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Home Volume 14 Number 1
Volume 14 Number 1 July 2005

Social Capital and Heart Disease in Thailand

Liying Zhang
Wassana Im-em
Bencha Yoddumnern-Attig
Sureeporn Punpuing


Many studies suggest that social capital has a positive relationship with health. However, few studies have explored the link between social capital and health in Asia. The aim of the present study is to explore the link between social capital and self-reported heart disease using data from a baseline census of 100 communities in Kanchanaburi province of Thailand in 2000. The database from the census includes information from a total of 27,842 individuals aged 15 years and above. The results suggest that social capital is related to self-reported heart disease, but that this relationship depends on demographic factors. Multiple logistic regression results show that after controlling for demographic factors, socioeconomic status (SES), smoking and alcohol consumption, health insurance and accessibility to health services, the effects of social capital on self-reported heart disease become not significant. This study concludes that it is necessary to take into account the effect of social capital on health for the intervention programs. Nevertheless, individual characteristics should also be considered.
icon Abstract (9.23 kB)

Strengthening Community through Development of A Learning Network Model

Nongnapas Thiengkamol

It worth noting that learning network is more effective in distribution and sharing of information among members of the group. This study has objective of evaluating the Multi-level Management Linkage (MML), which is the learning network concept invented by the researcher in order to magnify the impact of education on environment conservation (or other forms of education) and strengthening the targeted community as a whole. The MML process employs various techniques, one of which is the training of trainer technique (TOT) to train the "opinion leader" or within the context of this paper known as "community leader". Other techniques used in assessing and development of participants' potentiality are Appreciation, Influence, Control and Strength, Weakness, Opportunity, and Threat analysis. Since MML is based upon the foundation of amplifying impact with each level of participatory training, the pretest-posttest design was used to evaluate the knowledge achievement of learning network development, MML, and TOT. The focus group interview was first conducted to assess training need for TOT in the Bang Sue District, Bangkok Metropolis. Then the qualitative and quantitative approaches were used for qualification of training the trainer performance as trainers, educators and facilitators. After MML training operation had been finished, the learning network was established and the administrative committee was elected. The training process does not only provide participants with information competency – but also strengthening community in forms of closer group interaction, common community direction through steering committee, greater degree of information sharing, and resultoriented network. Additionally, the Participatory Performance, Assessment, Monitoring, Evaluation, and Impact and Participatory Action Research were used for evaluating the process of strengthening community.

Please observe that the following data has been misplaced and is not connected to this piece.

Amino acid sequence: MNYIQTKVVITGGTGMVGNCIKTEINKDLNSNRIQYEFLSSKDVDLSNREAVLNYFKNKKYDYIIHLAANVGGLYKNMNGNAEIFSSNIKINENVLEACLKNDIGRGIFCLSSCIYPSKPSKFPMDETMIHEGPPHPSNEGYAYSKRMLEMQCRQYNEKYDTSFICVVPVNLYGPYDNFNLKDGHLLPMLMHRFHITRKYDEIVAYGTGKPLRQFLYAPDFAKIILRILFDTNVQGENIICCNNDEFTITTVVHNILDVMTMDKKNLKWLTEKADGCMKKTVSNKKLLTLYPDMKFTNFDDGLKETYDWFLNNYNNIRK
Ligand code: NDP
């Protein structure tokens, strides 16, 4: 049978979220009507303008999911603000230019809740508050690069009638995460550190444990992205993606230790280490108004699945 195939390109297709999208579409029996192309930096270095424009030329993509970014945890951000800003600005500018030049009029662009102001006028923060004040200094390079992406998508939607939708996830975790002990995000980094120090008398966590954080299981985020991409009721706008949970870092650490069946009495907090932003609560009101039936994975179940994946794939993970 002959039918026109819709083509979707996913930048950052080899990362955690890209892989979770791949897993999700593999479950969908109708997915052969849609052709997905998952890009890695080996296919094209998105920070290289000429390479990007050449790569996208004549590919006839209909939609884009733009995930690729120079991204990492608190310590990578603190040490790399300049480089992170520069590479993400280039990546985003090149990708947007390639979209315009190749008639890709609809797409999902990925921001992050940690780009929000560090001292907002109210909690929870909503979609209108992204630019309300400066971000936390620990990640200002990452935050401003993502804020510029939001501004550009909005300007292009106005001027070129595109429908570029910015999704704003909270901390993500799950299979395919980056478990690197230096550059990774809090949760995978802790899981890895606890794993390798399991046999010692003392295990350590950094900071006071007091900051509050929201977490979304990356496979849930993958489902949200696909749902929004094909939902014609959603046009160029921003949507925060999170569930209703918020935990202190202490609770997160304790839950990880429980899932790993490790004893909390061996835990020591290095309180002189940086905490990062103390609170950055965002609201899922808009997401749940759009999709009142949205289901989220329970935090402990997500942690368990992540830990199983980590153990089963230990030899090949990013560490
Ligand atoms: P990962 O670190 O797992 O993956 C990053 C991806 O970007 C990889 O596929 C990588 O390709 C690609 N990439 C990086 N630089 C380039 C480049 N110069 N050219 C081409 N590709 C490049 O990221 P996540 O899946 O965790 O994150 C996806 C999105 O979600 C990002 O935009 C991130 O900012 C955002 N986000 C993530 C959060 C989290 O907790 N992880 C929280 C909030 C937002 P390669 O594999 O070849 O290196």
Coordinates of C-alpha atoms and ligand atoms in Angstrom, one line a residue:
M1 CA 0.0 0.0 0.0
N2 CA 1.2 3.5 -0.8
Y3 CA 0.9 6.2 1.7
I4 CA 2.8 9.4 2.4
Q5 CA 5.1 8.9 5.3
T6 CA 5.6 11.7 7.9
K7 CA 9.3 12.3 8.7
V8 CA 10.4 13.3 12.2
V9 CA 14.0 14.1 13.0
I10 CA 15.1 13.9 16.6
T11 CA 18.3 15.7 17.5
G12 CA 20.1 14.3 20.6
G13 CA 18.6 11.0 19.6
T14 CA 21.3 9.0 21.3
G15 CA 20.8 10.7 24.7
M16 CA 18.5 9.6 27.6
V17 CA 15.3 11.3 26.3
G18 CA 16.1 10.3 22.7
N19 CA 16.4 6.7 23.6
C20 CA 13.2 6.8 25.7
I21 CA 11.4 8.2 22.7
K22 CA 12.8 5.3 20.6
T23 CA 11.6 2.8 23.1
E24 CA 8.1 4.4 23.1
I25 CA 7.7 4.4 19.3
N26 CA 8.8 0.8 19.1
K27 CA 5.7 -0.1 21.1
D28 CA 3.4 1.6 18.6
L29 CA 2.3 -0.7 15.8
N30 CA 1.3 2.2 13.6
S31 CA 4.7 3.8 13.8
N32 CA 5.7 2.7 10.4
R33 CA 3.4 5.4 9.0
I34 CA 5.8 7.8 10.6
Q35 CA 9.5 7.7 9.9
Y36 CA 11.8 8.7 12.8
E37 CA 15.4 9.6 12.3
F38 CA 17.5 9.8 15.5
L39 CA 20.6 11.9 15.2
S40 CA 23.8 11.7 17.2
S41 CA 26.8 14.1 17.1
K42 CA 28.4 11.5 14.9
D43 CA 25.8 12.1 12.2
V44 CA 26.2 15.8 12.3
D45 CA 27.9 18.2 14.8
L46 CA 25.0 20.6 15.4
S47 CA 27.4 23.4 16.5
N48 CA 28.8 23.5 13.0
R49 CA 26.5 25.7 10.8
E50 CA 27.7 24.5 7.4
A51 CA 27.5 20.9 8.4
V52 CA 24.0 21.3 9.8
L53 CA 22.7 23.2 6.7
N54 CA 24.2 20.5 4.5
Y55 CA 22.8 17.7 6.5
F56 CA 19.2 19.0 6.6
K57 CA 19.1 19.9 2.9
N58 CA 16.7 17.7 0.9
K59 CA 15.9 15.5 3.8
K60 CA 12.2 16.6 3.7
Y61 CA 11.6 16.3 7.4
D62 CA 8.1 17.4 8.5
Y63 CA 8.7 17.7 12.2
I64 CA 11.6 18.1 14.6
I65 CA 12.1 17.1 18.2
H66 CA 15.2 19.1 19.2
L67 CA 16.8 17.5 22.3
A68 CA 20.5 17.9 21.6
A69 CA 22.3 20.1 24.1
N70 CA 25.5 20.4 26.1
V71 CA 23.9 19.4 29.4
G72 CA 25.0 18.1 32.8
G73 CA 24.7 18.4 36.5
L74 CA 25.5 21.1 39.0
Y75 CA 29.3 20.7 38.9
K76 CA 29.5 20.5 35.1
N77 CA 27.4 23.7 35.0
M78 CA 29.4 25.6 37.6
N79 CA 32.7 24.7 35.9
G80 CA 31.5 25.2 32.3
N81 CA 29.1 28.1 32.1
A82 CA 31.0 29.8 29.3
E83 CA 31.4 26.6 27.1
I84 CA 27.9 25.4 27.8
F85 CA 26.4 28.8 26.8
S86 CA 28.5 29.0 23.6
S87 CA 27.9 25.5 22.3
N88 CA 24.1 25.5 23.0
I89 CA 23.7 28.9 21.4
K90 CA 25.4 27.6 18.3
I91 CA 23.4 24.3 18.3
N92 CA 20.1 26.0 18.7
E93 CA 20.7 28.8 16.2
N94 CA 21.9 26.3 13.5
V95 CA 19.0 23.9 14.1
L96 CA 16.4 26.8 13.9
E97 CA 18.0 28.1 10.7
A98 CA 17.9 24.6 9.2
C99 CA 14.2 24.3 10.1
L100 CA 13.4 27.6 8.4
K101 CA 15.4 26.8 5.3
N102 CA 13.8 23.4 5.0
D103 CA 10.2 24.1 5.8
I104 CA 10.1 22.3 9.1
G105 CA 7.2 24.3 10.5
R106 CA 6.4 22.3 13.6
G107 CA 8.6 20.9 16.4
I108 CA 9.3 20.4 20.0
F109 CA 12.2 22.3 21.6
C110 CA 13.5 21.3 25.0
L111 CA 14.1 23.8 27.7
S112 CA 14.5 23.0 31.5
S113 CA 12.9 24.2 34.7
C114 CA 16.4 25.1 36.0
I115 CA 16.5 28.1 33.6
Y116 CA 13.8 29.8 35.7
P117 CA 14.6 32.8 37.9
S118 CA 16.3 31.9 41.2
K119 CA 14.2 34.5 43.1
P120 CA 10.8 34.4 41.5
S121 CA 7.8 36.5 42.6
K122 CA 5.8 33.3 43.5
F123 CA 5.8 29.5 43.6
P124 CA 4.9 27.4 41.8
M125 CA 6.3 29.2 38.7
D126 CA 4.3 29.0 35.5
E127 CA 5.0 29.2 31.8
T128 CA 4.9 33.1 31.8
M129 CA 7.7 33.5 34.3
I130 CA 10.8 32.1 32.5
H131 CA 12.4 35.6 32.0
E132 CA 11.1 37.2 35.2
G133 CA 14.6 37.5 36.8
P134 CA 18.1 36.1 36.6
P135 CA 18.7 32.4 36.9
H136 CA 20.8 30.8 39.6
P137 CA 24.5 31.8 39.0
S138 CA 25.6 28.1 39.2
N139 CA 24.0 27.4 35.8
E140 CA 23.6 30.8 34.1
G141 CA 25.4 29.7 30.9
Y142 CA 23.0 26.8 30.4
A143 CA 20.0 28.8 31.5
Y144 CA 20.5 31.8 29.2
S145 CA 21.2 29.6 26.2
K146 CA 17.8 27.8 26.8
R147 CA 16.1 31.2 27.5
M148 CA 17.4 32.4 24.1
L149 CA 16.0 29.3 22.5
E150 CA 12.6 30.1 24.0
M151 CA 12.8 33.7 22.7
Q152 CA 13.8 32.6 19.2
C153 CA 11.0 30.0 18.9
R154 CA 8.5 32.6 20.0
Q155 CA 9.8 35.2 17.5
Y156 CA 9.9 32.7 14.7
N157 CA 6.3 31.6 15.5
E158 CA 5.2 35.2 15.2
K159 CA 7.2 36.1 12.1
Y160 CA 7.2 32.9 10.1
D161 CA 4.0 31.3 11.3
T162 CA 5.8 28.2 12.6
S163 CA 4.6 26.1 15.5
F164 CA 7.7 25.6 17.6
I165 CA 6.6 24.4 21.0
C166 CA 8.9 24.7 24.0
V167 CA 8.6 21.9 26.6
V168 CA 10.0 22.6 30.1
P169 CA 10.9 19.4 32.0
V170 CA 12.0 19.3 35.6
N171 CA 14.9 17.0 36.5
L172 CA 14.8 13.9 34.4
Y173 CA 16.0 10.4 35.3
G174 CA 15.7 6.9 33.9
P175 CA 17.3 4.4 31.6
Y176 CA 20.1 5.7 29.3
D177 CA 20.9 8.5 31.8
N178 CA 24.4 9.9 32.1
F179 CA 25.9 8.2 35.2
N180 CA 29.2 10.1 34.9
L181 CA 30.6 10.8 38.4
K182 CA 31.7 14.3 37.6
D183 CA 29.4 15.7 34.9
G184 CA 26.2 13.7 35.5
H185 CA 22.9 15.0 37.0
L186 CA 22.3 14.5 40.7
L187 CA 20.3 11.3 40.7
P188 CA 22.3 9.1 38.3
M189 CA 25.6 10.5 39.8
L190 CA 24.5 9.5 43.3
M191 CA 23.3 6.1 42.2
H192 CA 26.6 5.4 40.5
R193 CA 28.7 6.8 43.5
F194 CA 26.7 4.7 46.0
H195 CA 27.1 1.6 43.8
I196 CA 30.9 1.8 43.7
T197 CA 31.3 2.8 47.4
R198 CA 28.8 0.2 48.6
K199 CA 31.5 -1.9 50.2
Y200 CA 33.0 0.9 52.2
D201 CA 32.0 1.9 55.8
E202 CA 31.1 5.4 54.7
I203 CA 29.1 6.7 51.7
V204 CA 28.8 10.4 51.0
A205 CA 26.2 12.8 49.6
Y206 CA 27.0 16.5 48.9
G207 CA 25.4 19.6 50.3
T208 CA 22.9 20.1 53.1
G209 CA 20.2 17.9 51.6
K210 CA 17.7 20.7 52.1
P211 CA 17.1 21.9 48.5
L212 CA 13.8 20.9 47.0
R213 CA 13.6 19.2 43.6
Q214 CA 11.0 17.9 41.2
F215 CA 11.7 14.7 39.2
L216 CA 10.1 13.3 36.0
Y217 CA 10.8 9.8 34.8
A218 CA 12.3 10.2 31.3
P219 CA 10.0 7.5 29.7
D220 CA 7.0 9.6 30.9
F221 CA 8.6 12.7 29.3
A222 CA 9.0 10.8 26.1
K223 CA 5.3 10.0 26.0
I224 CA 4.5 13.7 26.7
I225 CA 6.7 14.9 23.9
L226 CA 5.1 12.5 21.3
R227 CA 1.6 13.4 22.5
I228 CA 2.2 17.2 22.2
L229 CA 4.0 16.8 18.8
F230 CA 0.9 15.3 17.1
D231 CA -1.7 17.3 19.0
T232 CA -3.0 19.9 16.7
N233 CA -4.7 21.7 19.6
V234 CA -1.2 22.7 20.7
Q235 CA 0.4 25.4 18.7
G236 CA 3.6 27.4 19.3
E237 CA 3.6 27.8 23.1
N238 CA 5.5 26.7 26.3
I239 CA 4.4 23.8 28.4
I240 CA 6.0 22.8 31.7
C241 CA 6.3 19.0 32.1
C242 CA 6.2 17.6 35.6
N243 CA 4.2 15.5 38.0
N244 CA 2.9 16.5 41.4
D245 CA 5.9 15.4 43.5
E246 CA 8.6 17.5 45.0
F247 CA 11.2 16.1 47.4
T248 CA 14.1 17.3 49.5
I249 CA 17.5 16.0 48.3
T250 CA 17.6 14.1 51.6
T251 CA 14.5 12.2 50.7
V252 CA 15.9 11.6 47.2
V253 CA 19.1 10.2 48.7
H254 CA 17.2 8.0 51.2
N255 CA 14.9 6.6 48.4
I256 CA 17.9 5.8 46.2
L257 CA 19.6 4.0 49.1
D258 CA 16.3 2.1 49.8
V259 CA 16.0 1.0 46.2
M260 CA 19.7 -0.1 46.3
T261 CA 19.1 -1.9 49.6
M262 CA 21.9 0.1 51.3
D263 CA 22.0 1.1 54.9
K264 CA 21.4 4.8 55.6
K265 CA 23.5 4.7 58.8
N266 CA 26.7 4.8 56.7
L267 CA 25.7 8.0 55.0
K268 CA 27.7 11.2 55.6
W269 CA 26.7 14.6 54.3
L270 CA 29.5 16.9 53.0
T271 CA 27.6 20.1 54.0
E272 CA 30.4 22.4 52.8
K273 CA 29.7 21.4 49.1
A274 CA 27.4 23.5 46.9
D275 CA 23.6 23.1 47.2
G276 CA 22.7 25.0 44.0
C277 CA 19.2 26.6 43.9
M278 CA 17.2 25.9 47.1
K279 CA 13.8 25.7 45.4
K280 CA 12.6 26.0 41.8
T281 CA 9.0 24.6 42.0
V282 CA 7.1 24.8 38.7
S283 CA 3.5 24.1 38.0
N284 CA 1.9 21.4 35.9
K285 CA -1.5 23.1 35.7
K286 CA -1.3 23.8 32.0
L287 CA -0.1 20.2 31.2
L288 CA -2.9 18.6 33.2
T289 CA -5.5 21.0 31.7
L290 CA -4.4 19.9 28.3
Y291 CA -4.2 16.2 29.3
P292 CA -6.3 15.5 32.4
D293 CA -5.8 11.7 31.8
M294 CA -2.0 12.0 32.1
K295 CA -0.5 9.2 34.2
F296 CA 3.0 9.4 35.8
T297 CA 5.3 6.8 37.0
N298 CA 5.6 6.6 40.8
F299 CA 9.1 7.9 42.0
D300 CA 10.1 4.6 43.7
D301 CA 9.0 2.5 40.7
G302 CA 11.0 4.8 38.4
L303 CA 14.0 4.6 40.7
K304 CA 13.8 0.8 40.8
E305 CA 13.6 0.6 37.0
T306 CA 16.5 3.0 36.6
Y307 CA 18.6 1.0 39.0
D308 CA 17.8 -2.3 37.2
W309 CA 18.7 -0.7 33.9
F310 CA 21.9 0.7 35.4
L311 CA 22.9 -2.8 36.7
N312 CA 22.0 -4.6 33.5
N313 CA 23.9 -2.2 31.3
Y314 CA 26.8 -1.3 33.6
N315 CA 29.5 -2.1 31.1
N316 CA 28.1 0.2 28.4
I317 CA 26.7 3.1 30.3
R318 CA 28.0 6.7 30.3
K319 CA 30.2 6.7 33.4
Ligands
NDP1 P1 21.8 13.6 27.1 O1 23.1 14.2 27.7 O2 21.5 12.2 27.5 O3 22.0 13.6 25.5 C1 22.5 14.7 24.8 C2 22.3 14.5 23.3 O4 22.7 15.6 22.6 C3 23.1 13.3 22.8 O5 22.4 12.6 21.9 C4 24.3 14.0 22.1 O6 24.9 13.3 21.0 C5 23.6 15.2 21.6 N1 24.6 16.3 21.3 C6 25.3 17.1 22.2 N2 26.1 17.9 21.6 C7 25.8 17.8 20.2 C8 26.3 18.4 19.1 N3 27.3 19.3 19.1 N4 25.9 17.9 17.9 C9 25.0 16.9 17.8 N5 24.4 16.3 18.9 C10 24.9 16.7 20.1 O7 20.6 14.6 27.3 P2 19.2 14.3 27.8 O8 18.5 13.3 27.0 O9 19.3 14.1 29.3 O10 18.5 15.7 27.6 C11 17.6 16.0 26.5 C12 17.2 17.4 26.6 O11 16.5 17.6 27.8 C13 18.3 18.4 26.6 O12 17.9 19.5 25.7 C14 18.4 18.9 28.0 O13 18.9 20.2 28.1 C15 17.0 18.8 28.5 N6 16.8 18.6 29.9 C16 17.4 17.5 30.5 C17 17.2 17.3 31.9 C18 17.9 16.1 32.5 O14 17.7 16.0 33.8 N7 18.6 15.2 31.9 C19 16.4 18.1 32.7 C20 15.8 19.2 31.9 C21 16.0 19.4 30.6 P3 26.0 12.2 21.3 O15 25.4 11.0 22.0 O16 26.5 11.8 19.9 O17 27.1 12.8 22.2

icon Abstract (14.38 kB)

Population Growth and Economic Development: A Case Study of Malaysia

Fumitaka Furuoka

There has been an on-going debate among development economists on the relationship between population growth and economic performance. This research chooses Malaysia as a case study to analyse long-run relationship between population growth and economic development. Econometric tests, such as the Augmented Dickey-Fuller (ADF) test and the Phillips-Perron (PP) test as well as the Engle-Granger method and the Johansen test, are employed in this study. Findings of these tests indicate the existence of a long-run equilibrium relationship between Malaysia's GDP and its population growth. The findings also imply that the expansion of population in Malaysia affects the country's per capita GDP in short run, and vice versa.

icon Abstract (9.08 kB)

Migration and Mate Selection: How does Migration Support Marrying Out?

Aree Jampaklay

Building upon the life course perspective together with the marriage market approach, this study argues that migration is a potential means in improving individuals' marriage market. The analysis employs life history data in 2000 of the Nang Rong project with an event history method to understand how migration that occurs over the life course alters the spouse selection. The focus is on whether individuals marry spouses within or outside their place of origin. Three measures of migration experience are explored, ever moved outside Isan, cumulative number of times moved outside Isan, and cumulative length of stay outside Isan. Migration experience by destination (Bangkok, the Eastern Seaboard, or other provinces) is also captured. The results are robust. Across genders and measures of migration experience, migration encourages individuals to marry out over marrying in and over staying single. Migration, however, delays individuals from getting married rather than to marry in. The findings also point out that destination matters. Experience moving to Bangkok is most important for predicting to whom migrants are married, while experience in the Eastern Seaboard is considerable for migrant women, but not for migrant men.